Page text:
At the “Future of Bitcoin” conference a developer named Amaury Séchet revealed the Bitcoin ABC (Adjustable Blocksize Cap) project and announced the upcoming hardfork. Following the announcement, and after Bitcoin ABC’s first client release, the project “Bitcoin Cash” (BCC) was announced which came into full effect on August 1.
On 1st August 2017, Bitcoin split and its clone, BCash (Bitcoin Cash) was since born. BCash shares its entire transaction history with Bitcoin up until the point of the split, with the history diverging after the split.
That simply means for whatever amount of Bitcoins you had before the split, you ended up having that same amount of BCash. For those who owned Bitcoin prior to August, you were able to spend your Bcash coins without spending Bitcoin.
The advantages of BCH are:-
Block Size Limit Increase – Bitcoin Cash provides much-needed relief to users with an immediate increase of the block size limit to 8MB.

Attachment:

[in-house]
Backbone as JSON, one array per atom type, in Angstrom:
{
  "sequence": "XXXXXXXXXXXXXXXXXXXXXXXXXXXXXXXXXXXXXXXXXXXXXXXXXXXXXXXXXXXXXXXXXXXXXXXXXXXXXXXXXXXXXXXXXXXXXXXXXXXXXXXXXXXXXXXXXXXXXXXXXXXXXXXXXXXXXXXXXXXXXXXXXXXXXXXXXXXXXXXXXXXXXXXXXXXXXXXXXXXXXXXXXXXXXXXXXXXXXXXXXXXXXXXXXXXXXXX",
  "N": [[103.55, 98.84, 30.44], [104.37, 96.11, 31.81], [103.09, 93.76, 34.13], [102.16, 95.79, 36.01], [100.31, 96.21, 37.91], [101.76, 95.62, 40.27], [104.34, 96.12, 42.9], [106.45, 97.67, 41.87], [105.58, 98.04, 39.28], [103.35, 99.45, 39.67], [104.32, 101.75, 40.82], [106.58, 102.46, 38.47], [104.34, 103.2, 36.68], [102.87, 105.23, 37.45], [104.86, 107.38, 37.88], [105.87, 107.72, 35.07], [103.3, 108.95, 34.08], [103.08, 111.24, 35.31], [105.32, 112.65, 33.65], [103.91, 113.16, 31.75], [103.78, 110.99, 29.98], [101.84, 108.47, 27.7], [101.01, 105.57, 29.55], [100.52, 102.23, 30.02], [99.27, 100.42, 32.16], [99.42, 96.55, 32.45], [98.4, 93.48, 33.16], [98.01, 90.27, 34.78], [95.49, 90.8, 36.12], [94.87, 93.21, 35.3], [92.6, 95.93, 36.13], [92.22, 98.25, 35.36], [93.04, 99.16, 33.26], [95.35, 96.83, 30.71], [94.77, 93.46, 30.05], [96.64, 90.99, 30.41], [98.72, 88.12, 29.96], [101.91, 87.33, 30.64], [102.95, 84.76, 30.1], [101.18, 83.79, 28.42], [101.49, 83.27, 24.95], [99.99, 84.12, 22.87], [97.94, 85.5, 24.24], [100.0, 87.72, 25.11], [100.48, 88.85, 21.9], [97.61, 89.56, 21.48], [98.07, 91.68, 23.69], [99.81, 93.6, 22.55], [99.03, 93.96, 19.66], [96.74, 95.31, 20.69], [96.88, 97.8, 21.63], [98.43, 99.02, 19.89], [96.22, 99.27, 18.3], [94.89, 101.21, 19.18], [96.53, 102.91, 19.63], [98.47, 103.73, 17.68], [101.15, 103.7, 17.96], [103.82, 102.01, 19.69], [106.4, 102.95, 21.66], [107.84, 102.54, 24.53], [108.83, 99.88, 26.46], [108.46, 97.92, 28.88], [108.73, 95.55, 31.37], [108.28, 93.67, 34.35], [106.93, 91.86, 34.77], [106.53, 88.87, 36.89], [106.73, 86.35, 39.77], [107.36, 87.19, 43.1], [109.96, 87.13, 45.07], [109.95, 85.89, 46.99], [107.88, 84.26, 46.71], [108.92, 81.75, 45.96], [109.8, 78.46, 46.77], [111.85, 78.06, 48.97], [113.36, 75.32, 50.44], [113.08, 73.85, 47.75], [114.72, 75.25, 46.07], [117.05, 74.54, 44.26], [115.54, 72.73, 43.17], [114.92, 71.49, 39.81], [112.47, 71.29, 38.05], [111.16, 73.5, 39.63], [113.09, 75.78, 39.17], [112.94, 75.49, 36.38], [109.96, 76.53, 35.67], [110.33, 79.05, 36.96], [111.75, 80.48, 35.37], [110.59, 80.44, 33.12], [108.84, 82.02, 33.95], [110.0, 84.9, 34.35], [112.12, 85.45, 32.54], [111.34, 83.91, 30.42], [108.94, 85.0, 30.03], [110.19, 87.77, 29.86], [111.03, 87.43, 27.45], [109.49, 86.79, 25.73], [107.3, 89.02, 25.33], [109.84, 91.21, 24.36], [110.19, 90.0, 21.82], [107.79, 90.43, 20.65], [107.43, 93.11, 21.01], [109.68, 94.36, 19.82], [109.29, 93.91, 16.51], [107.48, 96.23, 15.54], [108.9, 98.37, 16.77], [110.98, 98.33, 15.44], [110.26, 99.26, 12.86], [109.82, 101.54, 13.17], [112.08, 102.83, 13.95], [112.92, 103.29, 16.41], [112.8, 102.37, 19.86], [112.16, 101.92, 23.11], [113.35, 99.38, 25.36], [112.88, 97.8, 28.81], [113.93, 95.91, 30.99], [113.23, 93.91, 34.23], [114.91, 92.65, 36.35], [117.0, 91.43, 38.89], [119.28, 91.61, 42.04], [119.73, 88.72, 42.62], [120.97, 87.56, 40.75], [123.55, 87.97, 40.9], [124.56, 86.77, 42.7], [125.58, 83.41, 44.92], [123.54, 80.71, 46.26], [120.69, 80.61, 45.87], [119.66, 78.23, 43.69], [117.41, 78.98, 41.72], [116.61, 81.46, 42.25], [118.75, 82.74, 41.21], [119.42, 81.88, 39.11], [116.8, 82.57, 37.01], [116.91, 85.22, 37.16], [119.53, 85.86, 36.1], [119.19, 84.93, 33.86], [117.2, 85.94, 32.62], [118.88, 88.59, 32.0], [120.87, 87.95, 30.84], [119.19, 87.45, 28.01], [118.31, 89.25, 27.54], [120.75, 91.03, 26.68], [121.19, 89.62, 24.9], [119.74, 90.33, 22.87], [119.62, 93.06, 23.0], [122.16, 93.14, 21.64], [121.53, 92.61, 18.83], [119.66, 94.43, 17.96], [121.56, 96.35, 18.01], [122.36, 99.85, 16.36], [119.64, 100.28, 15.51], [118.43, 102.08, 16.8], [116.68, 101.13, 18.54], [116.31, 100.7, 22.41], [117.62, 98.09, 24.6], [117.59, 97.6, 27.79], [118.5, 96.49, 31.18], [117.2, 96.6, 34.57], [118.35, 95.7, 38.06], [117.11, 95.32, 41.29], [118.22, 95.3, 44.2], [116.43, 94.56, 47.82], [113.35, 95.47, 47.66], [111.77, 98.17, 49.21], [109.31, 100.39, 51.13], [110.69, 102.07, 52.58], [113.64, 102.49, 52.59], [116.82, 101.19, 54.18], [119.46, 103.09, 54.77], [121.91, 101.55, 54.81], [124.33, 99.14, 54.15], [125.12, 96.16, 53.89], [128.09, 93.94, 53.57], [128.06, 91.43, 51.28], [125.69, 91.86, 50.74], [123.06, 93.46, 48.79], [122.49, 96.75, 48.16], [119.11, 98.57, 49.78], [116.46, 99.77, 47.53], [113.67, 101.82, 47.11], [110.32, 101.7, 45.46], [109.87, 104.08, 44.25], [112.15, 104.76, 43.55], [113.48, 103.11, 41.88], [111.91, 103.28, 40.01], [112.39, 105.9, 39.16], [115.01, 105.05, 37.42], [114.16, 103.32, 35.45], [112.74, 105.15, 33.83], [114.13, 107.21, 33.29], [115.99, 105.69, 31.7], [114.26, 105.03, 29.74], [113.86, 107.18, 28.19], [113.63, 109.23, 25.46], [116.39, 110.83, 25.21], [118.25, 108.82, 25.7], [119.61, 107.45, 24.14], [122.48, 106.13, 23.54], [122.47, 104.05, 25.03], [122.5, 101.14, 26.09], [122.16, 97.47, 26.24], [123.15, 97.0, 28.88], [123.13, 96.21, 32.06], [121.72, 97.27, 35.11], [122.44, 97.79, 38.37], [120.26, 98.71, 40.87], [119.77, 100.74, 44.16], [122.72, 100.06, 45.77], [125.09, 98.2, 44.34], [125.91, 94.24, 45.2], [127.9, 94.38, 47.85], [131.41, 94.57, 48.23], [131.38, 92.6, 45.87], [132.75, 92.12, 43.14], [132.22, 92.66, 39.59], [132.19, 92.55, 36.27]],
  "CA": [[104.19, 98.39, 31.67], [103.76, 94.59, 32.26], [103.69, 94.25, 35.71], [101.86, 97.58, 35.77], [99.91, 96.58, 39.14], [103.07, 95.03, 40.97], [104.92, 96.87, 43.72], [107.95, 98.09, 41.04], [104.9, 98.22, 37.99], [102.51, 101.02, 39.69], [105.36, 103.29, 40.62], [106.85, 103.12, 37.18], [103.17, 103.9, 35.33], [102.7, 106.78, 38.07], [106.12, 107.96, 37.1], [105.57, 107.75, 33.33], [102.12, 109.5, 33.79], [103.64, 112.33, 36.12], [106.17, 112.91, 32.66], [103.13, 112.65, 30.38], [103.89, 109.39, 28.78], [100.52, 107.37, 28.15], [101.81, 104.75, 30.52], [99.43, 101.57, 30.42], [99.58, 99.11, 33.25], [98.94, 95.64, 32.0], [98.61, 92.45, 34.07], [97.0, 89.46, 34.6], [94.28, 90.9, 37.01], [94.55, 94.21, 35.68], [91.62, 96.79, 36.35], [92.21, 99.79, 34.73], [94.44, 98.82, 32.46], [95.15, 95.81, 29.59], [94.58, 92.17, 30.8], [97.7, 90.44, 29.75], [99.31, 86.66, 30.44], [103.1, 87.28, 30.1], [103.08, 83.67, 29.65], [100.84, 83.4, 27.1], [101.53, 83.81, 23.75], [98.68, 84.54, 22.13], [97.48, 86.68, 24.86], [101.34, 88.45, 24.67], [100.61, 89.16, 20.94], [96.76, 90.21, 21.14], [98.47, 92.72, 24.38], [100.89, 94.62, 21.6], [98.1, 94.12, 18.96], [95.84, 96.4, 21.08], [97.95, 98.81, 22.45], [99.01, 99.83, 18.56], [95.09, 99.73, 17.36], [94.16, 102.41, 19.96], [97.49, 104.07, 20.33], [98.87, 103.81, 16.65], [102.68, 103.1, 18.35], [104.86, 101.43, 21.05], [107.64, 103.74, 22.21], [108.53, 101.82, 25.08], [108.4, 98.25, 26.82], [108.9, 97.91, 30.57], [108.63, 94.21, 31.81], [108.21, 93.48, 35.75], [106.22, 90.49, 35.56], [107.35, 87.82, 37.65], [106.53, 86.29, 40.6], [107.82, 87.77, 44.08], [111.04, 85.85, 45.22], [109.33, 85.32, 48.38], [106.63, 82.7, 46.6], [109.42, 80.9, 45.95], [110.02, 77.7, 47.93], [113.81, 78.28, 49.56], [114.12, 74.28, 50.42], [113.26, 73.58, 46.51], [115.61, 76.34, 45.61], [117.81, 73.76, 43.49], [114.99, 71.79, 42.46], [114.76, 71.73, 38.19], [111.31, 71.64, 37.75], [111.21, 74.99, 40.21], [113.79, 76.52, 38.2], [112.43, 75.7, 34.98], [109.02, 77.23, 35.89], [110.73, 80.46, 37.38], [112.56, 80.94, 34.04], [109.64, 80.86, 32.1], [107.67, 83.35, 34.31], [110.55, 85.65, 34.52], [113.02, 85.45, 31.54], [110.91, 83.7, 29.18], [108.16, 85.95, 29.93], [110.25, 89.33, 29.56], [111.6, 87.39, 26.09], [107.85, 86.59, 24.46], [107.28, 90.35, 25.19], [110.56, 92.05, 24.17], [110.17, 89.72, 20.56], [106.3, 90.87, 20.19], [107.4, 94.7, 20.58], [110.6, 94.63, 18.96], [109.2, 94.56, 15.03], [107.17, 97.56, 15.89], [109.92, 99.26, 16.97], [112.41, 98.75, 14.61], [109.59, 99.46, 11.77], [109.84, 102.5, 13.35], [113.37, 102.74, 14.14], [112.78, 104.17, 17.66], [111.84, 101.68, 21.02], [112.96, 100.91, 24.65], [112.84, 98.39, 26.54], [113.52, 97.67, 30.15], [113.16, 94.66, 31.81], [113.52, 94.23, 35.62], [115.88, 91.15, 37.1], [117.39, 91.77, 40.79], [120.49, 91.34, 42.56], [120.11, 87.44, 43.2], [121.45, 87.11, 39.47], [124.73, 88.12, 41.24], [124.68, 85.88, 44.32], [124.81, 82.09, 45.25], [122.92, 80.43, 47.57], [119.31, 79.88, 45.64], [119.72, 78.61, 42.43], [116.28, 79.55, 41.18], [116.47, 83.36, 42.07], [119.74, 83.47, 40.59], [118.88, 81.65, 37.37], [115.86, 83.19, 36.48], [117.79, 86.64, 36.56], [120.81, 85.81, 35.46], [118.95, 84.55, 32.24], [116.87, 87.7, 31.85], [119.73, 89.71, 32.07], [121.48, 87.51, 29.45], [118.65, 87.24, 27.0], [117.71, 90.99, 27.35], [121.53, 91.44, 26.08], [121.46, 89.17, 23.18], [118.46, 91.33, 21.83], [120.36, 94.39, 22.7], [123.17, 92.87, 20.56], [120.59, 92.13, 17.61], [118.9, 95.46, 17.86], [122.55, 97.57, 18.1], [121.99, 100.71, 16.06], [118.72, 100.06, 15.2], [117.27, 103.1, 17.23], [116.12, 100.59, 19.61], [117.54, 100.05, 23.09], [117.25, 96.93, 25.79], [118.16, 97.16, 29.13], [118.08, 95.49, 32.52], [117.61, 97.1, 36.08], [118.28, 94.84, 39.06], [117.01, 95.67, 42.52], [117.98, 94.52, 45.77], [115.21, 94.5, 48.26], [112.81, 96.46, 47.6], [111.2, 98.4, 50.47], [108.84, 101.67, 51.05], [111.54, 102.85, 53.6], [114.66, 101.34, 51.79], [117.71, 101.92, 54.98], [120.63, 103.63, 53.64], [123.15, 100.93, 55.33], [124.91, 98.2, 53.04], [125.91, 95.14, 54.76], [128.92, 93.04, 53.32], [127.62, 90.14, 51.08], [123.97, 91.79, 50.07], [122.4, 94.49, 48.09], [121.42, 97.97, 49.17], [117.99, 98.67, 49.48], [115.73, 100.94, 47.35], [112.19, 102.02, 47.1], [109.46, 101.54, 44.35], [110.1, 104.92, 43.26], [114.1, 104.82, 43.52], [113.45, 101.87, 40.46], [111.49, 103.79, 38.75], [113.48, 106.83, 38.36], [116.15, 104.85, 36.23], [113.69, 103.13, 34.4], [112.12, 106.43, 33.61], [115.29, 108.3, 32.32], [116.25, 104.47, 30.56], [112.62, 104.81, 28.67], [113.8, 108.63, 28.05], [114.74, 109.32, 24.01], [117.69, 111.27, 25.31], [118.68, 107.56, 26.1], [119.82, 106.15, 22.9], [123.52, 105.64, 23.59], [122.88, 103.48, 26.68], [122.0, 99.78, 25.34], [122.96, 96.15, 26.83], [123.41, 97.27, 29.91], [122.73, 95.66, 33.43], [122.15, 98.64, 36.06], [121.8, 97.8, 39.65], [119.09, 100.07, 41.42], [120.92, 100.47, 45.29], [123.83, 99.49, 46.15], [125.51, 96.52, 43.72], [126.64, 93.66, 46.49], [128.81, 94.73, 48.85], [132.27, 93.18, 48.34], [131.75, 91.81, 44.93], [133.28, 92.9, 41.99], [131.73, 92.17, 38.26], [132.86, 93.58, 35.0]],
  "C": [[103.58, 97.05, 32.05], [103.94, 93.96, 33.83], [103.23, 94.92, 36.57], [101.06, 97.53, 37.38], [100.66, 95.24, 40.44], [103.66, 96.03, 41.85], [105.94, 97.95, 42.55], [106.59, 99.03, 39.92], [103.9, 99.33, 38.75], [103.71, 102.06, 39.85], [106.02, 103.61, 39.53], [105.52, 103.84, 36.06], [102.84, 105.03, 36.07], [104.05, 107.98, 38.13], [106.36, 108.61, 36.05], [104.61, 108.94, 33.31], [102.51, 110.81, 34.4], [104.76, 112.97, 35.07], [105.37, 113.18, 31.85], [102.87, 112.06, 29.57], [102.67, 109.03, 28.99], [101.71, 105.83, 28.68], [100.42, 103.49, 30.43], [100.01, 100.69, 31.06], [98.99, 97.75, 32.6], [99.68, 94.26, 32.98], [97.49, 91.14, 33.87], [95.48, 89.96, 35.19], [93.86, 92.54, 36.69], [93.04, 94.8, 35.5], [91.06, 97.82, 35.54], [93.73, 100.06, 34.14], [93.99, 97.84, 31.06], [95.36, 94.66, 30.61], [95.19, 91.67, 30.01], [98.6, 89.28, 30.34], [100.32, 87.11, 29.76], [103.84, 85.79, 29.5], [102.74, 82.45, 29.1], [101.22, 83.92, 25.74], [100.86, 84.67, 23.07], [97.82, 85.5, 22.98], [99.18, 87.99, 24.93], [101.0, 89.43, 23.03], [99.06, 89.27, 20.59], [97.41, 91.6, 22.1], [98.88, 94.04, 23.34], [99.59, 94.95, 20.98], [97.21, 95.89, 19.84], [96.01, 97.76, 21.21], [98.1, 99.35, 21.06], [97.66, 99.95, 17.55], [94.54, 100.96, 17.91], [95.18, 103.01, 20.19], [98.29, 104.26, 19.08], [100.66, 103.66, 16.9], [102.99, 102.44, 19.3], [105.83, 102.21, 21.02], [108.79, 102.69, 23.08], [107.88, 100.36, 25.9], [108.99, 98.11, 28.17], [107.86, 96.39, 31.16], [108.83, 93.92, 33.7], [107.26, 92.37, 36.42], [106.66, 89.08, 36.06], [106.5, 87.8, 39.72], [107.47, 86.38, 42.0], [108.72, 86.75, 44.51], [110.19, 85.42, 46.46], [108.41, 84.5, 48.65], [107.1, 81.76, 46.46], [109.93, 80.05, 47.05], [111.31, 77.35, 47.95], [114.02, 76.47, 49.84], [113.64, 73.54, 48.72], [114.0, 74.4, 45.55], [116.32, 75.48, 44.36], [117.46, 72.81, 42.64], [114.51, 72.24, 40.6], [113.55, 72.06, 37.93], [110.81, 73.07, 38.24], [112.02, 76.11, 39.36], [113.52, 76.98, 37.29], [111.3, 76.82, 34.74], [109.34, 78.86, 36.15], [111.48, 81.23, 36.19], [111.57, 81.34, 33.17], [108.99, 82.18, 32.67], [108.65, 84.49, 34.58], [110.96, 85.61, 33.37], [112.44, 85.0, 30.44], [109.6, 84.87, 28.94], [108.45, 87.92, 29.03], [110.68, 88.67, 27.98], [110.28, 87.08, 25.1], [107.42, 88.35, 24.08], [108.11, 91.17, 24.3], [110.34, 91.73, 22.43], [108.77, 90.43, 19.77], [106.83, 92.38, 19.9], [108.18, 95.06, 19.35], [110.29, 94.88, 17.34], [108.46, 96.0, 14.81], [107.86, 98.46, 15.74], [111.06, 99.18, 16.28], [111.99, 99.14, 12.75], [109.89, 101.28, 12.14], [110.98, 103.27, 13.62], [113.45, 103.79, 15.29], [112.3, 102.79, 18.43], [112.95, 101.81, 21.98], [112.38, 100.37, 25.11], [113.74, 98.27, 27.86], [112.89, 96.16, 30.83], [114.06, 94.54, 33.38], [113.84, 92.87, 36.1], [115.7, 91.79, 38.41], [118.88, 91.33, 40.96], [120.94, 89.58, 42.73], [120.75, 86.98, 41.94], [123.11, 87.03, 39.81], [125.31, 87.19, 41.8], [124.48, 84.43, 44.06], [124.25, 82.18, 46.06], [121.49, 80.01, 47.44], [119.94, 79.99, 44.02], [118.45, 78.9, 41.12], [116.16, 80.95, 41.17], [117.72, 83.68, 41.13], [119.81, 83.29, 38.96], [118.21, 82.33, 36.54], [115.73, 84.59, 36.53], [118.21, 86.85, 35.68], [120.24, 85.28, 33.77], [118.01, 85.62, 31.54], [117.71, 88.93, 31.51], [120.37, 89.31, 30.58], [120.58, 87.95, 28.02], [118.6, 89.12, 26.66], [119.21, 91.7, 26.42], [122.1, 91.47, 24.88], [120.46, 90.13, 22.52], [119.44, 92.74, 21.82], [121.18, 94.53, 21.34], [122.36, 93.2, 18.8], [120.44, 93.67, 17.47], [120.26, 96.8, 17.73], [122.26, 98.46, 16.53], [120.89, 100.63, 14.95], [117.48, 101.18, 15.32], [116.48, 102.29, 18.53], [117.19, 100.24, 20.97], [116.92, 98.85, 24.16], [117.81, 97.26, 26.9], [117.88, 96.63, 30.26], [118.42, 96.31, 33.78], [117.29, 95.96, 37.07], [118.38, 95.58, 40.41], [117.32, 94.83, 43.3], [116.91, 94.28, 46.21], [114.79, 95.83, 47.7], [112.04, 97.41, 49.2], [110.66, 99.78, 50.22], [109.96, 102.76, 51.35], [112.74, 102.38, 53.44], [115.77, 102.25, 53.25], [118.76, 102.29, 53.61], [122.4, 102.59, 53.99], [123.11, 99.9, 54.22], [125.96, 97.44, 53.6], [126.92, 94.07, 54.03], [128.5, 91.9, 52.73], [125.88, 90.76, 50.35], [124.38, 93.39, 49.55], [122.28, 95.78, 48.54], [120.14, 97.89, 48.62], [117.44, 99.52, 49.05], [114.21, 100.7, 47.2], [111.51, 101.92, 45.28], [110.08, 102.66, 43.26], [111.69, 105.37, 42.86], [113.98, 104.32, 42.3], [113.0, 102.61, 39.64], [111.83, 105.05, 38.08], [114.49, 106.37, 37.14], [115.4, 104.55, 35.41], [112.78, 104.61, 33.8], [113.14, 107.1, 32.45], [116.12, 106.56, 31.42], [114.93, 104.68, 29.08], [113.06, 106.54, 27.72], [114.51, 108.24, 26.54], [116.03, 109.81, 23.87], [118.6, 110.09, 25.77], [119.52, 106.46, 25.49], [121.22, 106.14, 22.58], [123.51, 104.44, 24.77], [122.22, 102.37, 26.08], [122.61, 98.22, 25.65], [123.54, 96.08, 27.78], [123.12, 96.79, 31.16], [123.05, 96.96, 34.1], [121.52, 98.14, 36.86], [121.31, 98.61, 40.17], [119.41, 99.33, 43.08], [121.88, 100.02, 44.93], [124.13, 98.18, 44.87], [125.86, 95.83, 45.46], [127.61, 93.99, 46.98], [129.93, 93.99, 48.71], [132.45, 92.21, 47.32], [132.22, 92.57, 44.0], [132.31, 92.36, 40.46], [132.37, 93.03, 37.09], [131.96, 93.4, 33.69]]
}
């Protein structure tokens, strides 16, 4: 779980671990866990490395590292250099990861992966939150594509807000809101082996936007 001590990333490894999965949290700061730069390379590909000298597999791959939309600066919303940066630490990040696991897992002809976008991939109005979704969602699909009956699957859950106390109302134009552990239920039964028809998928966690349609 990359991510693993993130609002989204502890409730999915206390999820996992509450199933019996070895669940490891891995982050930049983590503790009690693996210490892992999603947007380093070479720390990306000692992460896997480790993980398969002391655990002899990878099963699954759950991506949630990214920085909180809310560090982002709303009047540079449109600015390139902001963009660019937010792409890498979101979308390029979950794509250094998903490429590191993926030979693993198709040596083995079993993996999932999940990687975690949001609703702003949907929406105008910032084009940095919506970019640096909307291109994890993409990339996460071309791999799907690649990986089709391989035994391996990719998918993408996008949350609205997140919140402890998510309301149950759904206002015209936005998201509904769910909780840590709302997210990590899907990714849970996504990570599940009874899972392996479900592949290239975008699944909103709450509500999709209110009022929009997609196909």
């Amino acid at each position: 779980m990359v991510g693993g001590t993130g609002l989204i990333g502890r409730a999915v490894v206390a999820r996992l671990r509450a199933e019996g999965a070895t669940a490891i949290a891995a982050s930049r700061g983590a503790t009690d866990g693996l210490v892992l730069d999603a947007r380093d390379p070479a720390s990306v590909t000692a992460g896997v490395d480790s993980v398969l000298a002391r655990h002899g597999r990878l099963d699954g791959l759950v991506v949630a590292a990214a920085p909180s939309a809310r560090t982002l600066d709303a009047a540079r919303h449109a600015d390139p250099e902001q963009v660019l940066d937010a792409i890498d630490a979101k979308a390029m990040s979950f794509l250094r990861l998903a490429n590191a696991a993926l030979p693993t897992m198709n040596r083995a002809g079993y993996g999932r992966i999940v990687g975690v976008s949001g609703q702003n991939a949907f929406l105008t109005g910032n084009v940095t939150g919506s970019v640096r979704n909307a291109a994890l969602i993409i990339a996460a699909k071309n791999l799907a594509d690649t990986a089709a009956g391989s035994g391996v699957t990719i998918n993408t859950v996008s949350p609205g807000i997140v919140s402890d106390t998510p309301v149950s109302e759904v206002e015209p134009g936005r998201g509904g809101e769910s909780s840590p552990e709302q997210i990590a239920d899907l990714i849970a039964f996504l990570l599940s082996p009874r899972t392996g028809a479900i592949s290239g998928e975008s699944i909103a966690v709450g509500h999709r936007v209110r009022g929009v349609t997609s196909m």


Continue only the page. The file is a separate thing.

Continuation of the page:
Replay and Wipeout Protection – Should two chains persist, Bitcoin Cash minimizes user disruption, and permits safe and peaceful coexistence of the two chains, with well thought out replay and wipeout protection.
New SigHash Type – As part of the replay protection technology, Bitcoin Cash introduces a new way of signing transactions. This also brings additional benefits such as input value signing for improved hardware wallet security, and elimination of the quadratic hashing problem.
What about Bitcoin Gold?
The need for high-end machinery has meant that mining is controlled by a small group of people with powerful computers.
Jack Liao, the CEO of LightningASIC, which sells mining equipment, came up with bitcoin gold as a way to change this dynamic.
The idea is to allow bitcoin gold to be mined by more people with less powerful machines, therefore decentralizing the network further and opening it up to a wider user base.